Notably, in the course of her judgment, the judge emphasised that the third-party suppliers were effectively attempting to jump the queue of OW creditors by proceeding directly against the vessel to collect the amounts owed, even though there were claims by other creditors directly competing on the very same legal basis. The judge further pointed out the irony that the fuel suppliers were seeking to rely on an equitable argument when their case relied on the inequitable premise that it was more fair for the shipowners to pay twice, or even three times, for the same fuel than for the fuel suppliers, who had effectively extended credit to OW, to take whatever ‘haircut’ might be imposed upon them in the bankruptcy proceedings or to wait to receive their portion of the interpleaded funds.

Having concluded that she had jurisdiction to adjudicate the claims, the judge went on to find that she had broad statutory authority to restrain the parties from instituting any proceedings that might affect the subject matter of the interpleader application in order to protect the vessel owners and charterers from parallel proceedings. Most significantly, the judge found her orders to be proper and necessary in each case. Among other things, her orders, upon deposit of funds into court, enjoined vessel arrests, as well as any other actions against the vessel owners and charterers to collect payment for the bunker supplies.

Singapore Proceedings In the earlier judgment in Singapore proceedings, which concerned ING (asserting the right to pursue OW’s claims) and a third-party fuel supplier, the interpleader application was dismissed. ING was pursuing a contractual (in personam) claim against the shipowners who had purchased the fuel, while a third-party fuel supplier sought to rely on a maritime lien (in rem) claim, a retention of title clause and the laws of agency.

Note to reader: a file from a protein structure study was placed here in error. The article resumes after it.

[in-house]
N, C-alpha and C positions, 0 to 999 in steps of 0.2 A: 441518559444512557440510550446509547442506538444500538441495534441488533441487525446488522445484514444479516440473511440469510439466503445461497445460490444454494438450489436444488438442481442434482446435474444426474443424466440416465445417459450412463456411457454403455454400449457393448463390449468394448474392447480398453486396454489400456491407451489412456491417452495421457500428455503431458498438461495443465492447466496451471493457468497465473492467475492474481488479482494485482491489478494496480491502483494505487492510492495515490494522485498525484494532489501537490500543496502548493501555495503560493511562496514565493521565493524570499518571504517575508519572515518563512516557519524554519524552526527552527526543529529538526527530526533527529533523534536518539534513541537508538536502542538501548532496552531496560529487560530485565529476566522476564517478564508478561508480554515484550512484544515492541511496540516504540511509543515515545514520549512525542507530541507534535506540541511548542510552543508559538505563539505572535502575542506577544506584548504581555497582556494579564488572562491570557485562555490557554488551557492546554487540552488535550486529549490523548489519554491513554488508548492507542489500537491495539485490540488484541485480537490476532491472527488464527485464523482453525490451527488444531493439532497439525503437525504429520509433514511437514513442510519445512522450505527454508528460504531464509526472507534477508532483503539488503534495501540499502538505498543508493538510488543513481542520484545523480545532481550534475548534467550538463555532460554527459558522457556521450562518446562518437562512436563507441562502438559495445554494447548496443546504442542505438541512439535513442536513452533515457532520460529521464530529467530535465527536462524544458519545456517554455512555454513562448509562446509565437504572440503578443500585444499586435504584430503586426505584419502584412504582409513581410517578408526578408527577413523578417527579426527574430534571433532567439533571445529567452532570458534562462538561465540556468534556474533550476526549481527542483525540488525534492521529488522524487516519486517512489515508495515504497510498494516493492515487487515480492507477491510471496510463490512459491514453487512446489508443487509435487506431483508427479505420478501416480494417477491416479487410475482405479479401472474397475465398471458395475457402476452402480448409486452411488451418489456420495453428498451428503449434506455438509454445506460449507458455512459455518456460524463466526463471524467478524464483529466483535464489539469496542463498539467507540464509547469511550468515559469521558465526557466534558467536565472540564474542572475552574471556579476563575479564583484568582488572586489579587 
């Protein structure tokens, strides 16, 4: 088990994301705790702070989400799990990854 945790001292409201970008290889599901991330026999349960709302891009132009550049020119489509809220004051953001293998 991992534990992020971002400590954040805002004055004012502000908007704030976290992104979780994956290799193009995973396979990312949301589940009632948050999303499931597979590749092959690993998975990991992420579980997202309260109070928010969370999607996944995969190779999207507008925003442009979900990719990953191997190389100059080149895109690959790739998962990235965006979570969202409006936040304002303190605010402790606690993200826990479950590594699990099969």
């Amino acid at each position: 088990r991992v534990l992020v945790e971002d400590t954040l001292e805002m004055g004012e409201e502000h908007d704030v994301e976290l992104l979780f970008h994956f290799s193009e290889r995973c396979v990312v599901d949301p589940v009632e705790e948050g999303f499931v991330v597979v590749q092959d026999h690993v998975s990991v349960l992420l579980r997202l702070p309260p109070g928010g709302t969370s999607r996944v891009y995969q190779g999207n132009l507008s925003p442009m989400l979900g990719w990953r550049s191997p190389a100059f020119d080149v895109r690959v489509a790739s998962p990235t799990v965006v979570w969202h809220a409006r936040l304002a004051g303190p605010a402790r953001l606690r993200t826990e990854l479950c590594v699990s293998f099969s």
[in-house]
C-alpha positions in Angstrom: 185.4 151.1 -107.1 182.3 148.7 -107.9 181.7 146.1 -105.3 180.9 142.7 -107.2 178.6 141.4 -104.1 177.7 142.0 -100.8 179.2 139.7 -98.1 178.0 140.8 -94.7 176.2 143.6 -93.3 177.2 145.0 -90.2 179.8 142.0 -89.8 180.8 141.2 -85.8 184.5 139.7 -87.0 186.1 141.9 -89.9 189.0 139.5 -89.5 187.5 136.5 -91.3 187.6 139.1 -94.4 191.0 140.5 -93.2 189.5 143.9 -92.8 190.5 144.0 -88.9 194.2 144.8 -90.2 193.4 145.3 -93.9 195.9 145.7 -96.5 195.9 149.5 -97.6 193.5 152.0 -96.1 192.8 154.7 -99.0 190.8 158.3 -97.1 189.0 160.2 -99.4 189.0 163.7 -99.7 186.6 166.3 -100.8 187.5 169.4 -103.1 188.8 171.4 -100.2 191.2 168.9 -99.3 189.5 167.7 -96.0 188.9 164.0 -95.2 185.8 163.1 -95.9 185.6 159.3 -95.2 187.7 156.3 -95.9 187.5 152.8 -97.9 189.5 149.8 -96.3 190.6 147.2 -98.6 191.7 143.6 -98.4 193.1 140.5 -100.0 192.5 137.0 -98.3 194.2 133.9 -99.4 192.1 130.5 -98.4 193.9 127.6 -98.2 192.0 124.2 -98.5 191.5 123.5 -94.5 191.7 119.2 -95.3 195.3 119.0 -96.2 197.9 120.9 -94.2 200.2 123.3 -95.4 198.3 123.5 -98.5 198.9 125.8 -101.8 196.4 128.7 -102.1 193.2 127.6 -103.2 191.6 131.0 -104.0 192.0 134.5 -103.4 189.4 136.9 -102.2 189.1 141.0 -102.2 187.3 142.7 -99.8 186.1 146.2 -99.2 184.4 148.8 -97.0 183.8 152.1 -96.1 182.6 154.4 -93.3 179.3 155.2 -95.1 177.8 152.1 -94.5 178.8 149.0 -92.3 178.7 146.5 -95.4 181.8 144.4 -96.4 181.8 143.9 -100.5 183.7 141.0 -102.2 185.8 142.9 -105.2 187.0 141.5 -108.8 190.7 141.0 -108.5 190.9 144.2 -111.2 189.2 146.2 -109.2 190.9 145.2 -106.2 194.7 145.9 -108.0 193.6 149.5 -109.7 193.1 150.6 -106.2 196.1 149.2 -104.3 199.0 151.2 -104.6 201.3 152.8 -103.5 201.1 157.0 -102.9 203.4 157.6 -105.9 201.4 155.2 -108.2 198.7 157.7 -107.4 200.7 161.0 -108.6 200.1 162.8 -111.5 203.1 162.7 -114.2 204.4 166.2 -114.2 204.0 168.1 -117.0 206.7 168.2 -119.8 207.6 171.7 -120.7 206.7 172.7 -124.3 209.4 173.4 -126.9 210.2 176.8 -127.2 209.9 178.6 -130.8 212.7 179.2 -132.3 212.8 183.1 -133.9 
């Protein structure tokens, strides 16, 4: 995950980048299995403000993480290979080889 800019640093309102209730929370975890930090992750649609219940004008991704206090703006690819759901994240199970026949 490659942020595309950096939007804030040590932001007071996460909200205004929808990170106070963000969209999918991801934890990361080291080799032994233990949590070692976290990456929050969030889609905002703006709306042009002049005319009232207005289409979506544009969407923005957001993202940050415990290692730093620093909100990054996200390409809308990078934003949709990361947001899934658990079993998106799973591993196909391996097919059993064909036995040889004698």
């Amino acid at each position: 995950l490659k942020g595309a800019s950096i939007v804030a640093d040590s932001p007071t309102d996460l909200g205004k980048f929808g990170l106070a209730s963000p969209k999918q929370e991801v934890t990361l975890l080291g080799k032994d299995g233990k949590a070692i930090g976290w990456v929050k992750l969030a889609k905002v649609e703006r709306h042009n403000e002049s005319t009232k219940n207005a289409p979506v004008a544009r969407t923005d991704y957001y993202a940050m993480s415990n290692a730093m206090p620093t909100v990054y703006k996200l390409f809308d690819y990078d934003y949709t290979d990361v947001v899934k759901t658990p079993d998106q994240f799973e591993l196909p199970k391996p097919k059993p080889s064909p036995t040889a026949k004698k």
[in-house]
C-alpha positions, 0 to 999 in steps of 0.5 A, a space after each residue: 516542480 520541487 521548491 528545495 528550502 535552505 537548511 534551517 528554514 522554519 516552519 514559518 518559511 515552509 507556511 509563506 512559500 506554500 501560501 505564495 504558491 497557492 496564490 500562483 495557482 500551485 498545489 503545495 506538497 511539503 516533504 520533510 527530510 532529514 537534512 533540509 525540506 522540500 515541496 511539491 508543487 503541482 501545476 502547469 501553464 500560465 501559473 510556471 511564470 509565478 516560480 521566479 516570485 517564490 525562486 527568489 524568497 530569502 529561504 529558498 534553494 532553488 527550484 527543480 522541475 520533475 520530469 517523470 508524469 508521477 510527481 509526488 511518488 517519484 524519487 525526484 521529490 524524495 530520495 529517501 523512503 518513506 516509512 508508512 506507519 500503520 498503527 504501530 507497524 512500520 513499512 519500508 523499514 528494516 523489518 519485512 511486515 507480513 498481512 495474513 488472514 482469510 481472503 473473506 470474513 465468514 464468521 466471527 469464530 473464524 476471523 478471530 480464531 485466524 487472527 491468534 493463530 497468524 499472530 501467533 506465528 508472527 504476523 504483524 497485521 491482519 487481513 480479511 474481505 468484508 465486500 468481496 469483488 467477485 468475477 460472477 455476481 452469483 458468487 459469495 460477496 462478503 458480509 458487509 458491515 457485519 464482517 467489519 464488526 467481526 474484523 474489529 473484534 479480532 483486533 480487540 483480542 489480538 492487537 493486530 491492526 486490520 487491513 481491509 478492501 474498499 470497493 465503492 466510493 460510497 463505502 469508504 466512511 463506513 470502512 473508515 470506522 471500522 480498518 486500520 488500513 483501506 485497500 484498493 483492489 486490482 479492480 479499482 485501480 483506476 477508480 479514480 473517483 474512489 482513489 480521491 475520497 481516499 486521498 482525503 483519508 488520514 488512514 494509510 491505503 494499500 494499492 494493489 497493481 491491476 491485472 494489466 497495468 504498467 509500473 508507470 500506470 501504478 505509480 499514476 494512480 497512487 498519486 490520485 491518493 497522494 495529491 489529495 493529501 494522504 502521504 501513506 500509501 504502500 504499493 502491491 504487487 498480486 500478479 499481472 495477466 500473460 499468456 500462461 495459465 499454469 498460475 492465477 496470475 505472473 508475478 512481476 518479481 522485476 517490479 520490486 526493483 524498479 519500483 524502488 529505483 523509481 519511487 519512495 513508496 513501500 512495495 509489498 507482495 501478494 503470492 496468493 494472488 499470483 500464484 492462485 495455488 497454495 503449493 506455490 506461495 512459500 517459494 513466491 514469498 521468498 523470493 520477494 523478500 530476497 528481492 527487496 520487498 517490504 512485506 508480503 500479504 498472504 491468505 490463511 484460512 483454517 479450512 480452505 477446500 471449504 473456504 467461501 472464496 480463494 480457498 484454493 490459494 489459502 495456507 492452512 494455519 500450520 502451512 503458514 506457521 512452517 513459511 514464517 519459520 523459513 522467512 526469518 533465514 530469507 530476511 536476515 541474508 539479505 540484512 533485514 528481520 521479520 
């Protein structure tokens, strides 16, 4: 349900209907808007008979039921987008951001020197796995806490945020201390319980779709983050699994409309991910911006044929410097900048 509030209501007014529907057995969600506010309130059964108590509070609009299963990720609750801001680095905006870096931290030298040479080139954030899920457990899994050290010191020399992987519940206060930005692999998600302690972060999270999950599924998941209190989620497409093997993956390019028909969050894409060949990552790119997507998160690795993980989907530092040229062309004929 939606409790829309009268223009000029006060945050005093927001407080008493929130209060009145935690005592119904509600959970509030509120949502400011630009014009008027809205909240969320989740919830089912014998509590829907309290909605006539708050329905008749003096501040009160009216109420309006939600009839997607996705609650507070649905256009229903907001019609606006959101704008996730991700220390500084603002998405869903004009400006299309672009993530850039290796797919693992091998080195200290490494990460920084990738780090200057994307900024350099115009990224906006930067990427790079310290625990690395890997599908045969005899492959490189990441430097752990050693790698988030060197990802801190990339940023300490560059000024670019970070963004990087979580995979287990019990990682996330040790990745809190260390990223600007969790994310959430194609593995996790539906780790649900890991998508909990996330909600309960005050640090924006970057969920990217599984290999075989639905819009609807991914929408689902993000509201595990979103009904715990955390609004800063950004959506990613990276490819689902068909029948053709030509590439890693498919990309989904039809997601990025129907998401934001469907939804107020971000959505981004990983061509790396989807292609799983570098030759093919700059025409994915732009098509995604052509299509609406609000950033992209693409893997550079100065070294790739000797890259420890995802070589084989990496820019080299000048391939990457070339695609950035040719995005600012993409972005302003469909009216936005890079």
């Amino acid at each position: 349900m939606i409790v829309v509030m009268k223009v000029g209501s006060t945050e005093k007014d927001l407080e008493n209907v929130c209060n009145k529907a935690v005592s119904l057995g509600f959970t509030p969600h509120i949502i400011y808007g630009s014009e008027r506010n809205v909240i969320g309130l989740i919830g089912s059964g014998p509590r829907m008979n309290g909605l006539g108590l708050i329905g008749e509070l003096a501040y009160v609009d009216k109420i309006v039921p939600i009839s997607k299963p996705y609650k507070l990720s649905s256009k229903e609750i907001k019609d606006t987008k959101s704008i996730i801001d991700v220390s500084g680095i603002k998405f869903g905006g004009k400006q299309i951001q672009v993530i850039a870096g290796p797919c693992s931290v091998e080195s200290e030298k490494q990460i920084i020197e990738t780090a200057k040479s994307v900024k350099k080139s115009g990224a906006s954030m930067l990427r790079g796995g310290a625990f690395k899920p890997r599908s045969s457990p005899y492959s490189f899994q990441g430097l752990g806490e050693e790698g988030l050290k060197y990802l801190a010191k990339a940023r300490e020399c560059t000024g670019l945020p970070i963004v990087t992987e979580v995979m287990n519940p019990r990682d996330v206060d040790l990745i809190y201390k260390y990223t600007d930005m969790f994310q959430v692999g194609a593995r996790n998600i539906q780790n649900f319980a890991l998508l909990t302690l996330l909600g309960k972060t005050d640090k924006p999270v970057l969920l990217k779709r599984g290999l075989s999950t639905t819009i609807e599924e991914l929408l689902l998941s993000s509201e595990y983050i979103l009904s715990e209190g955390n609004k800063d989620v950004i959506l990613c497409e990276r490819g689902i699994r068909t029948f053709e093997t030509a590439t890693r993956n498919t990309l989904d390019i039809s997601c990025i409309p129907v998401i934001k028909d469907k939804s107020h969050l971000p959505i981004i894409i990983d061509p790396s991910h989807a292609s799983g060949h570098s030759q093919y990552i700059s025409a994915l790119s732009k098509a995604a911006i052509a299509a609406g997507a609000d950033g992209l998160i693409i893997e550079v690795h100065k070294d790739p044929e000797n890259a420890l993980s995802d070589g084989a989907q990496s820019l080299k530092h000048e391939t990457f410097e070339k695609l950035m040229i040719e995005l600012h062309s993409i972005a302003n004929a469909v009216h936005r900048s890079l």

On 24 April 2015, in a short decision, the Singapore court concluded that the contractual (in personam) claim for payment brought by ING and the in rem claims asserted by the third-party fuel supplier through the retention of title clause and under the maritime lien were of a different nature, did not concern the same debt and, as such, could not be the subject of an interpleader application. The fact that there was a slight difference in the amount claimed by each party was described by the judge as indicative, but not determinative, that the subject matter debt was different.

As regards the agency claim, it was held to be too weak to amount to a prima facie claim and, therefore, could not be the subject of an interpleader application.

Conclusion As the industry attempts to navigate the fallout from OW’s bankruptcy, the conflicting outcomes of the interpleader decisions in the U.S. and Singapore illustrate the difficulty that comes from a bankruptcy in which contractual claims and maritime lien claims interact, and the added complexity that comes from differences in the governing laws of different jurisdictions hearing similar proceedings.

While the Singapore court chose to focus more on the technical equivalence of the claims, the U.S. court drew on U.S. precedent for the broad application of interpleader relief to claims related to the same transaction or debt, regardless of whether they were brought in rem or in personam, and also addressed the legal fiction that an in rem claim could somehow be divorced from the actual person or legal entity that would pay the claim if due.